Important: The use of iCloud with Core Data has been deprecated and is no longer being supported.
With iCloud, users can create content on one device and finish creating it on another. Use these troubleshooting steps when your app isn’t maintaining this seamless user experience. To learn about the iCloud debugging tools available in Xcode that you’ll use along with these steps, read Using the iCloud Debugging Tools. For additional important debugging tips relevant to every iCloud-enabled app, see Testing and Debugging Your iCloud App in iCloud Design Guide
Debugging Core Data Errors
To make it easier to find issues when you use Core Data with iCloud, simplify the architecture of your Core Data stack—overcomplicating your implementation can make finding bugs difficult. Do this by following the guidelines in Using the SQLite Store with iCloud .
If your managed objects are behaving inconsistently, ensure that you are resetting your managed object context(s) in your
NSPersistentStoreCoordinatorStoresWillChangeNotification notification handler and dropping any managed object references your app is holding. After receiving the
NSPersistentStoreCoordinatorStoresDidChangeNotification notification, you should refetch your content.
If you are not receiving a notification you expect to receive, make sure that you have subscribed to these notifications early enough. Many of Core Data’s iCloud-state-change notifications are posted during app launch or soon after—for example, before adding the iCloud-enabled persistent store to your persistent store coordinator.
Debugging Duplicate Data and Missing Data Issues
When your app loses data or creates multiple records, the root cause is usually related to how you migrated or merged your data. You should test your app concurrently on multiple devices to determine what happens when records are created or deleted. Review Core Data Posts Content Changes from iCloud and Detecting and Removing Duplicate Records for implementation strategies.
If the app has duplicate records or can’t find a record to delete when you merge changes, you may have registered for Core Data’s iCloud notifications in multiple places. Deregister view controllers that go offscreen on iOS and inactive windows on OS X.
If the app has duplicate records when you migrate multiple peers, your deduplication algorithm is not functioning or it does not correctly determine uniqueness. When your app runs migration on multiple devices, they all need to pick the same record to keep and the same record(s) to delete.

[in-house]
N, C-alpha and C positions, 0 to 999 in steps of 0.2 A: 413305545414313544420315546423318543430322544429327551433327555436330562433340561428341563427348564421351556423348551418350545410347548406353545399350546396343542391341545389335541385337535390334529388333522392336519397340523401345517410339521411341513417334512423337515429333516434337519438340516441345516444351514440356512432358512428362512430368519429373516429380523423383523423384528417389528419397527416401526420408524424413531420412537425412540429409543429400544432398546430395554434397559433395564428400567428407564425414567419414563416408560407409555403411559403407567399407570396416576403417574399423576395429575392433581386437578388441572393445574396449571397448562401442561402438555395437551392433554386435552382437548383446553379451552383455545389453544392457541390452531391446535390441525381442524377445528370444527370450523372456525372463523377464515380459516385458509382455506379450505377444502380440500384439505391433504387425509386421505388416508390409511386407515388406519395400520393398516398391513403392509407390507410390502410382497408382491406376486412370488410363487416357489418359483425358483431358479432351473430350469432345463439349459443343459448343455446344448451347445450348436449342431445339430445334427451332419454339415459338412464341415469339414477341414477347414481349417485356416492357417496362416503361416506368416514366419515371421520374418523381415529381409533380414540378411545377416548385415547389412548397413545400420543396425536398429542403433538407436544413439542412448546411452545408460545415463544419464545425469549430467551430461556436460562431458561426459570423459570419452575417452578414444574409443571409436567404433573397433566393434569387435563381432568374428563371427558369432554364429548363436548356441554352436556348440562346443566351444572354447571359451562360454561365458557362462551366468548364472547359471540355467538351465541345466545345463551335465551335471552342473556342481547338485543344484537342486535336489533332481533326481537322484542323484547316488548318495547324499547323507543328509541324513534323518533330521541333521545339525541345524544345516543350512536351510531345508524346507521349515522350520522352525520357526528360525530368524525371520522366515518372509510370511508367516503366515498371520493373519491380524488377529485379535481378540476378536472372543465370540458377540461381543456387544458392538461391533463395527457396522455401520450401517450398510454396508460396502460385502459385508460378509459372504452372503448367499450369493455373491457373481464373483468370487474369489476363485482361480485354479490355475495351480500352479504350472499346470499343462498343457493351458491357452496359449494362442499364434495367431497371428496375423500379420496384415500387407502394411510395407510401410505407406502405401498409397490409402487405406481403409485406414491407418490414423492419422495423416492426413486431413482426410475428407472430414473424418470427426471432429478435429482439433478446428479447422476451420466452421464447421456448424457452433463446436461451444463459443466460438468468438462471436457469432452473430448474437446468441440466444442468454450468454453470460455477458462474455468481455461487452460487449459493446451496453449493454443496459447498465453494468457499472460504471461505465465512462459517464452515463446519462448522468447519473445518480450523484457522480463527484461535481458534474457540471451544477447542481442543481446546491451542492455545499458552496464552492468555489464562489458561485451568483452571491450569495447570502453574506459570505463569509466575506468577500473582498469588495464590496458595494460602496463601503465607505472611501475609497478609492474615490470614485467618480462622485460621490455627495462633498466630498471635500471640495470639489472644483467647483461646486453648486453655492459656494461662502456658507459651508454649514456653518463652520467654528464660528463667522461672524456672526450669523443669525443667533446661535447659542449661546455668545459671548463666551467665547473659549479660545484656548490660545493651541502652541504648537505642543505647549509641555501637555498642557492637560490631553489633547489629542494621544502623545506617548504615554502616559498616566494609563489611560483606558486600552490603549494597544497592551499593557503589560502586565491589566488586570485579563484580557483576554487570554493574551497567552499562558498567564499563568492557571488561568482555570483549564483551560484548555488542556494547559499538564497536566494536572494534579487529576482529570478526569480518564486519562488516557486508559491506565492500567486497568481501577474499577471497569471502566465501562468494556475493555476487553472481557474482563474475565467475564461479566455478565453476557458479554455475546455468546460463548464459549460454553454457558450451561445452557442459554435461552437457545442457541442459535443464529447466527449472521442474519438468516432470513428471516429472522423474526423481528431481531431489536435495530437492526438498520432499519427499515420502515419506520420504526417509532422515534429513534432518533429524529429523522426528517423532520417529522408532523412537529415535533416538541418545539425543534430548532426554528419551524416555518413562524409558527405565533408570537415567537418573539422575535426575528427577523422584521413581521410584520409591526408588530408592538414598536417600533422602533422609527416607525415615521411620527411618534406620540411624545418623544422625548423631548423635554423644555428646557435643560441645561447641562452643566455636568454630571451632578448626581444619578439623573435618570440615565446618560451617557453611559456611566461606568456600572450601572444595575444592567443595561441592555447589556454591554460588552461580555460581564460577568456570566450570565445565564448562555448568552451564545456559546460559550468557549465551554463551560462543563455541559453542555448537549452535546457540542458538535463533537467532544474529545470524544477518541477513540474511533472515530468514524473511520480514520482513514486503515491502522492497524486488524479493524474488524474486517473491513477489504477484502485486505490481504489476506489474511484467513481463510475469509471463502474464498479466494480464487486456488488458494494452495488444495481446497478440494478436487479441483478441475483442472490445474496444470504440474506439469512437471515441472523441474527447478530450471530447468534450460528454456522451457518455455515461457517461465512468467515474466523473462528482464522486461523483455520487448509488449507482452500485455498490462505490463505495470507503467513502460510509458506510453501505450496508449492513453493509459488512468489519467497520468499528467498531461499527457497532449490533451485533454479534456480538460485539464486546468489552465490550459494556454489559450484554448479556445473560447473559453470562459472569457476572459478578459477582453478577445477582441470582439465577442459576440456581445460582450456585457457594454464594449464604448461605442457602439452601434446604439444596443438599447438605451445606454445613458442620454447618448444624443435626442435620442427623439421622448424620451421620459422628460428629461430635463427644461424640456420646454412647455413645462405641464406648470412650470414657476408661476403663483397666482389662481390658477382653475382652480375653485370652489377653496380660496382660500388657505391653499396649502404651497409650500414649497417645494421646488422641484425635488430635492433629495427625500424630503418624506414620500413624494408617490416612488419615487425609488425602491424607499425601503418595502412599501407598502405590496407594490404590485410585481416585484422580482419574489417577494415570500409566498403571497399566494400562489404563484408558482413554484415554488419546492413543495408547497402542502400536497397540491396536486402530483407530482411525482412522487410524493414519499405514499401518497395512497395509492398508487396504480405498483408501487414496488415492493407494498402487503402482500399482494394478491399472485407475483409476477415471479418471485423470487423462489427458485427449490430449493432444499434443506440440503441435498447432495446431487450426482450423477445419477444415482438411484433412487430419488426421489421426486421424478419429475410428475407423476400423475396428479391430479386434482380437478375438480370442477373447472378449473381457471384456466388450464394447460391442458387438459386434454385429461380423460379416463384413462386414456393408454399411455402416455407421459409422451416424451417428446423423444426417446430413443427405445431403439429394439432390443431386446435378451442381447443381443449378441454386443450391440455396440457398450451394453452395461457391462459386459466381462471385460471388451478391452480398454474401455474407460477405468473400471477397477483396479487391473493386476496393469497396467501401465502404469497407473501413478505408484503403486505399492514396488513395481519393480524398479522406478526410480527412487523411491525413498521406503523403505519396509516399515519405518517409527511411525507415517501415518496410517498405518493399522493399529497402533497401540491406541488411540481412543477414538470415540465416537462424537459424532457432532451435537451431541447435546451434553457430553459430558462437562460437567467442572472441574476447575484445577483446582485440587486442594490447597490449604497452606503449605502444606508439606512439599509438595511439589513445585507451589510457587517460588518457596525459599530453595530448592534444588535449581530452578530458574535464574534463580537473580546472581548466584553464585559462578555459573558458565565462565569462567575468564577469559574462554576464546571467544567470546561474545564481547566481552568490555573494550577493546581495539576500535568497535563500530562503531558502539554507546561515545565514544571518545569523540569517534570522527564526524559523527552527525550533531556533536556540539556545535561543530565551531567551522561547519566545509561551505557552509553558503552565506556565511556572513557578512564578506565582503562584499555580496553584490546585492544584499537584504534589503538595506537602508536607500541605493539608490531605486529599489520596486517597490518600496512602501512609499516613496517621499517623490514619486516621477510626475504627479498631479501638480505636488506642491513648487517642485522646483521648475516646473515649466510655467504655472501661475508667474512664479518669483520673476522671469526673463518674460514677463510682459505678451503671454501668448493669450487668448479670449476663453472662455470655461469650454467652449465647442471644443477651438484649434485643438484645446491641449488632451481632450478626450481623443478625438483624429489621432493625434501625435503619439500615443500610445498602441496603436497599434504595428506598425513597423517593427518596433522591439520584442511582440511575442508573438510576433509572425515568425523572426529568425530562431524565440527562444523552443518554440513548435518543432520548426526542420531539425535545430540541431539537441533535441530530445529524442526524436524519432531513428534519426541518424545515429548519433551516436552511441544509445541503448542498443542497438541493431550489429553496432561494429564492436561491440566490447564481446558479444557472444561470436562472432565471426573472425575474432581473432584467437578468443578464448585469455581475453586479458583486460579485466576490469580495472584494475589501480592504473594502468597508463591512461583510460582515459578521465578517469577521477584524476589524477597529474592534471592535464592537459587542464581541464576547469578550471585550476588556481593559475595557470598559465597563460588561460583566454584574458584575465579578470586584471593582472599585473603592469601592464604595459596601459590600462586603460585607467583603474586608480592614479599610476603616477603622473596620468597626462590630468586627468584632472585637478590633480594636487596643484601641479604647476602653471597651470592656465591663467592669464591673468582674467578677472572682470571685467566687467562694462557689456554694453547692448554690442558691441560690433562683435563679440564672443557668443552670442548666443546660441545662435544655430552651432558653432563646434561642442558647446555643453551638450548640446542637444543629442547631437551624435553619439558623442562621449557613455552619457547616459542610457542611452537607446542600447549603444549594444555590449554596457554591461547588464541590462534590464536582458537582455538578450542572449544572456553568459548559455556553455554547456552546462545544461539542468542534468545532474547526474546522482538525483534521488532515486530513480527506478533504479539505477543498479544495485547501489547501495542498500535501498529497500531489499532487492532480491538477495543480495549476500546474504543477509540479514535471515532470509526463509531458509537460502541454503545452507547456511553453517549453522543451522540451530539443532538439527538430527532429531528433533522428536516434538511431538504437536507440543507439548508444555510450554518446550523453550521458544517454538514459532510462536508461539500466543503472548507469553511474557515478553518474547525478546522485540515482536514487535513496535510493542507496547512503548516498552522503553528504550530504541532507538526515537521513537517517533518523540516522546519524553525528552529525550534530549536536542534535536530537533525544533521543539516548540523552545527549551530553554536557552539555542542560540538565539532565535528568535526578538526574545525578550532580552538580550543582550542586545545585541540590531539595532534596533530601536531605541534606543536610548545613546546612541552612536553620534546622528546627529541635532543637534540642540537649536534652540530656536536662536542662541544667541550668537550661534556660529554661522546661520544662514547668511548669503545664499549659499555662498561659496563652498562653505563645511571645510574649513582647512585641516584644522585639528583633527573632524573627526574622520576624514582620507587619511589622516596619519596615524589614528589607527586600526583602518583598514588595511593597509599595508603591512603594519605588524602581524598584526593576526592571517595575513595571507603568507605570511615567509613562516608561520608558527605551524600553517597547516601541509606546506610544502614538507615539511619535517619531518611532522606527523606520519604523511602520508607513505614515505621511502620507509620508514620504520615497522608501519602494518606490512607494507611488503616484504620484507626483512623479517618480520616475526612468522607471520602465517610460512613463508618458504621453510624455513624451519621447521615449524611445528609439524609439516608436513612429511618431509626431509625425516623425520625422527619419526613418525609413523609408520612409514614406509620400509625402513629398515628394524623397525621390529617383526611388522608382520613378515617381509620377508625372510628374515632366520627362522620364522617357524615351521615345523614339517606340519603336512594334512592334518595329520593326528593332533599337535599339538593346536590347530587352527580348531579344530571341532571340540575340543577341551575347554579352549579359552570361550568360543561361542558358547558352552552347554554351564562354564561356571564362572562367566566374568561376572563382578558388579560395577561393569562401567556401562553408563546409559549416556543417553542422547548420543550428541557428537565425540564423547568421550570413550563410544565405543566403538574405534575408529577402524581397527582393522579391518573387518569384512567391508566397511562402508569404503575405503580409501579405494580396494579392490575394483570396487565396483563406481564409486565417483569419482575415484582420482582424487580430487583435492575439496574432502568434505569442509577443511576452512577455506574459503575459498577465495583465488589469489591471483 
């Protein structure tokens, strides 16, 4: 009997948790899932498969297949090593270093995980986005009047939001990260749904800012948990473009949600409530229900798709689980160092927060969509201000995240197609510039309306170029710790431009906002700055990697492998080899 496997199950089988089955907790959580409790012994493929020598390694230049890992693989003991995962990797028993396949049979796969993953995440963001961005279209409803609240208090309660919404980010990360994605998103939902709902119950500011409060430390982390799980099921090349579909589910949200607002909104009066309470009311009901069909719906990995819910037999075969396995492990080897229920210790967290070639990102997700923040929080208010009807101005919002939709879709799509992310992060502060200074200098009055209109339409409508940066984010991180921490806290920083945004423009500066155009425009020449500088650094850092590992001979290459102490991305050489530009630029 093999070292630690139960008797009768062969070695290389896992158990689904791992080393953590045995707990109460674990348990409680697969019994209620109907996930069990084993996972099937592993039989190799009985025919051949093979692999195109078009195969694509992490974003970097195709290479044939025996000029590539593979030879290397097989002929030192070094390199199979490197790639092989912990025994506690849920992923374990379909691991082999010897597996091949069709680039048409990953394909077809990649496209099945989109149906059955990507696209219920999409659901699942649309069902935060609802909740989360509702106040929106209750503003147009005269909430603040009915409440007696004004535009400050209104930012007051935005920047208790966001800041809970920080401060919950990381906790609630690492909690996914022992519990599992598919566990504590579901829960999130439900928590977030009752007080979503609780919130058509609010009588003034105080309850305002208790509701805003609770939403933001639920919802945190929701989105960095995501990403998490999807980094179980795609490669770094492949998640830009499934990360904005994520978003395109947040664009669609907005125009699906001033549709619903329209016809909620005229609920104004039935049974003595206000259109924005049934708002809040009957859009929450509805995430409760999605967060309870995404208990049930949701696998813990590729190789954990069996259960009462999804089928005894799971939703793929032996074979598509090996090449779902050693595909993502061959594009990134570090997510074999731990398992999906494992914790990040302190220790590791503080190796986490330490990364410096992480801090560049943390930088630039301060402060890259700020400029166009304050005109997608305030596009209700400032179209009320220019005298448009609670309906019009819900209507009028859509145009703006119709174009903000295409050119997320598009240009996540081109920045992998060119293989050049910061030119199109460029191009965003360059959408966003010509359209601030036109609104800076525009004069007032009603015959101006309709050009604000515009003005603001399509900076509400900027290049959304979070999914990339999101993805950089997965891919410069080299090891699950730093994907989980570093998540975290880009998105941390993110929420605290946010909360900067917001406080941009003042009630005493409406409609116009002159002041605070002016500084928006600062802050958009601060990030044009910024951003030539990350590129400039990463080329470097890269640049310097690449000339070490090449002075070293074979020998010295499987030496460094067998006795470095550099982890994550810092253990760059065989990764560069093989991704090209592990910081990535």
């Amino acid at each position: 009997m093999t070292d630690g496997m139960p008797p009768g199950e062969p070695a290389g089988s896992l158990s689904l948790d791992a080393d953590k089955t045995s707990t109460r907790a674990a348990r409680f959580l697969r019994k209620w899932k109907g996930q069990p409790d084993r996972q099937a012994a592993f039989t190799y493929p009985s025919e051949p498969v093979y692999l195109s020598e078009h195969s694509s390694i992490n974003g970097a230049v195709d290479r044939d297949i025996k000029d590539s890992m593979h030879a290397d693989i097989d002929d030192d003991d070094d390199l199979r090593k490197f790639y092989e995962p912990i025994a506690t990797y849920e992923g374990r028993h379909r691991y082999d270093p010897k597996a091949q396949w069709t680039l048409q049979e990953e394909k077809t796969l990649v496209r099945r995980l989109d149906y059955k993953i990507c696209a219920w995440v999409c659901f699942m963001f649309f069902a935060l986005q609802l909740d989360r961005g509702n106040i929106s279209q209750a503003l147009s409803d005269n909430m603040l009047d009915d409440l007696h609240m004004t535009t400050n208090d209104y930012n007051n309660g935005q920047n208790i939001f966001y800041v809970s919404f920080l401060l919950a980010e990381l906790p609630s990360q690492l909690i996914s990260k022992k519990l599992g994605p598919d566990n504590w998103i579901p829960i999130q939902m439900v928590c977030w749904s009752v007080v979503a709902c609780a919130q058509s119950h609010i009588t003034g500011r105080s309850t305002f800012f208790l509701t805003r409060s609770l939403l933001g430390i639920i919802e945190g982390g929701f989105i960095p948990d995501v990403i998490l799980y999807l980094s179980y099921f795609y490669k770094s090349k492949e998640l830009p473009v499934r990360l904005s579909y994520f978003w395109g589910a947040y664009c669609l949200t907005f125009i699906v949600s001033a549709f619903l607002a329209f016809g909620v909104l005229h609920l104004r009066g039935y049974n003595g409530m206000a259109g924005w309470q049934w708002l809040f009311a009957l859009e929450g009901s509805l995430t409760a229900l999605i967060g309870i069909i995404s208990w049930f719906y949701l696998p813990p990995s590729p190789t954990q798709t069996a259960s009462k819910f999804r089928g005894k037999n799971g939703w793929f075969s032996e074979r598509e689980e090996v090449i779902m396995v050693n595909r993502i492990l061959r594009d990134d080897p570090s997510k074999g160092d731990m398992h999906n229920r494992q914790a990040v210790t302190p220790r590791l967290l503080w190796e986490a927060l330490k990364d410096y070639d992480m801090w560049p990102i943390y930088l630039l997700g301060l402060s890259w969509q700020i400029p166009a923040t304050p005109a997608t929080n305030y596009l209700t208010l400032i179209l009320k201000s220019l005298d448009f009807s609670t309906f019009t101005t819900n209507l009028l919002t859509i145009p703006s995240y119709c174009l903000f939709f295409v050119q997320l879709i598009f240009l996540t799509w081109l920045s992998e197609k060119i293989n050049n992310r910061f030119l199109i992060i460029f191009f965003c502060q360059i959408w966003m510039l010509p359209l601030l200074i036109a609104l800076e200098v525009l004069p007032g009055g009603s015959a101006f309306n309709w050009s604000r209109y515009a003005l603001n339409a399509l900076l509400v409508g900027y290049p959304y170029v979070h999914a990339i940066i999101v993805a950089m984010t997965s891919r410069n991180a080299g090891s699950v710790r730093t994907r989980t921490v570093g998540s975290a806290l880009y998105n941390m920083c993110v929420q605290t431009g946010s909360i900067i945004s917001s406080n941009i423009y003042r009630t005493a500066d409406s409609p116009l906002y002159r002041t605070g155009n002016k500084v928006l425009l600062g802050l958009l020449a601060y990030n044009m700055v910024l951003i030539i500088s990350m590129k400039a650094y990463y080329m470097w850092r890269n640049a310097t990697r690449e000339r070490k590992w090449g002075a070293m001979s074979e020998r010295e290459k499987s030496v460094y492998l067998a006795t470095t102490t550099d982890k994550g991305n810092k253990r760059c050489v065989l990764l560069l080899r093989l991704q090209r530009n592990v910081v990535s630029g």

If the app’s records are deleted when you migrate multiple peers, your deduplication algorithm does not deterministically choose a winning record. When your app runs migration on multiple devices, they all need to pick the same record to keep and the same record(s) to delete. Otherwise, each device will choose different records and those decisions will all be persisted to iCloud.
Debugging Performance Problems
When you integrate your Core Data app with iCloud, follow the Core Data framework’s guidelines and best practices to tune your app’s performance in the context of iCloud. As part of this effort, consider the content that’s created on other devices while your app is running.
If your user interface fails to update when you import changes to content, check that you are correctly dispatching back onto the main queue using the
dispatch_async(3) function or an
NSOperationQueue queue. You can also configure your notification subscriptions to invoke your handler on the main queue. Recall that managed objects are not thread-safe, so you might merge changes on a background managed object context and then refetch on your main thread. If your change set is small, merge changes into a managed object context on the main thread.
If your user interface freezes when you import changes to content, open the iCloud Report to find out when your app receives changes from iCloud. Then look at the CPU Report and the Memory Report right after that event—you should see a short spike in CPU and memory usage while Core Data imports the changes. A long block of high CPU and memory usage is a sign that either the set of changes is too large or your app is receiving many change sets in quick succession. To increase performance and decrease CPU and memory usage, you can optimize when you save your managed object context. For optimization strategies, read Core Data Posts Content Changes from iCloud and Best Practices.